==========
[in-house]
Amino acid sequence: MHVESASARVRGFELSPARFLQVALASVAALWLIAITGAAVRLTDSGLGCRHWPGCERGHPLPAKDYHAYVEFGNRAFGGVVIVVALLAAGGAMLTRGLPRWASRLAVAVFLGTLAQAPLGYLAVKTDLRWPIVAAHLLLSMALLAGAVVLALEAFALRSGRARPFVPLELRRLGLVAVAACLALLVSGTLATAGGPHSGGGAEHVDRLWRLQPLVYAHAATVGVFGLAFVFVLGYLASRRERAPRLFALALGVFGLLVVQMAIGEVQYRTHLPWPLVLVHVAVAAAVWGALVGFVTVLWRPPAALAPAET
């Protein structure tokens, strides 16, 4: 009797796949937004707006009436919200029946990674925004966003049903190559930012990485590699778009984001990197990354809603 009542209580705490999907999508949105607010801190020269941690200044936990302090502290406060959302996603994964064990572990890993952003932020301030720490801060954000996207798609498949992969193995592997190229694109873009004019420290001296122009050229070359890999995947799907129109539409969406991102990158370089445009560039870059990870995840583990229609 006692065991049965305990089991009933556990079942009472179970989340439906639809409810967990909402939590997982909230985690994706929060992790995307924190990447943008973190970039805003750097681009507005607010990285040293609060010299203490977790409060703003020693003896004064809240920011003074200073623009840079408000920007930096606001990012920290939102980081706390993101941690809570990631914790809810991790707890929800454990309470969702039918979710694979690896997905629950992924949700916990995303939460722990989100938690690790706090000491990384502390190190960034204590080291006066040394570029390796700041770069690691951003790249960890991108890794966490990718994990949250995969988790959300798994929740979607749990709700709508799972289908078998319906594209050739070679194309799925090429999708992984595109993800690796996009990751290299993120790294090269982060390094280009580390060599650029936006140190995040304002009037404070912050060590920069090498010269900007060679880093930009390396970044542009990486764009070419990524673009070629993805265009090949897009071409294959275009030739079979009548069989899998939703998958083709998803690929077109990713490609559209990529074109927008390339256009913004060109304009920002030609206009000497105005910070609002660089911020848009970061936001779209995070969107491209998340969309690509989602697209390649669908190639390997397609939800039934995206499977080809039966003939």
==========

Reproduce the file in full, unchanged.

[in-house]
Amino acid sequence: MHVESASARVRGFELSPARFLQVALASVAALWLIAITGAAVRLTDSGLGCRHWPGCERGHPLPAKDYHAYVEFGNRAFGGVVIVVALLAAGGAMLTRGLPRWASRLAVAVFLGTLAQAPLGYLAVKTDLRWPIVAAHLLLSMALLAGAVVLALEAFALRSGRARPFVPLELRRLGLVAVAACLALLVSGTLATAGGPHSGGGAEHVDRLWRLQPLVYAHAATVGVFGLAFVFVLGYLASRRERAPRLFALALGVFGLLVVQMAIGEVQYRTHLPWPLVLVHVAVAAAVWGALVGFVTVLWRPPAALAPAET
């Protein structure tokens, strides 16, 4: 009797796949937004707006009436919200029946990674925004966003049903190559930012990485590699778009984001990197990354809603 009542209580705490999907999508949105607010801190020269941690200044936990302090502290406060959302996603994964064990572990890993952003932020301030720490801060954000996207798609498949992969193995592997190229694109873009004019420290001296122009050229070359890999995947799907129109539409969406991102990158370089445009560039870059990870995840583990229609 006692065991049965305990089991009933556990079942009472179970989340439906639809409810967990909402939590997982909230985690994706929060992790995307924190990447943008973190970039805003750097681009507005607010990285040293609060010299203490977790409060703003020693003896004064809240920011003074200073623009840079408000920007930096606001990012920290939102980081706390993101941690809570990631914790809810991790707890929800454990309470969702039918979710694979690896997905629950992924949700916990995303939460722990989100938690690790706090000491990384502390190190960034204590080291006066040394570029390796700041770069690691951003790249960890991108890794966490990718994990949250995969988790959300798994929740979607749990709700709508799972289908078998319906594209050739070679194309799925090429999708992984595109993800690796996009990751290299993120790294090269982060390094280009580390060599650029936006140190995040304002009037404070912050060590920069090498010269900007060679880093930009390396970044542009990486764009070419990524673009070629993805265009090949897009071409294959275009030739079979009548069989899998939703998958083709998803690929077109990713490609559209990529074109927008390339256009913004060109304009920002030609206009000497105005910070609002660089911020848009970061936001779209995070969107491209998340969309690509989602697209390649669908190639390997397609939800039934995206499977080809039966003939």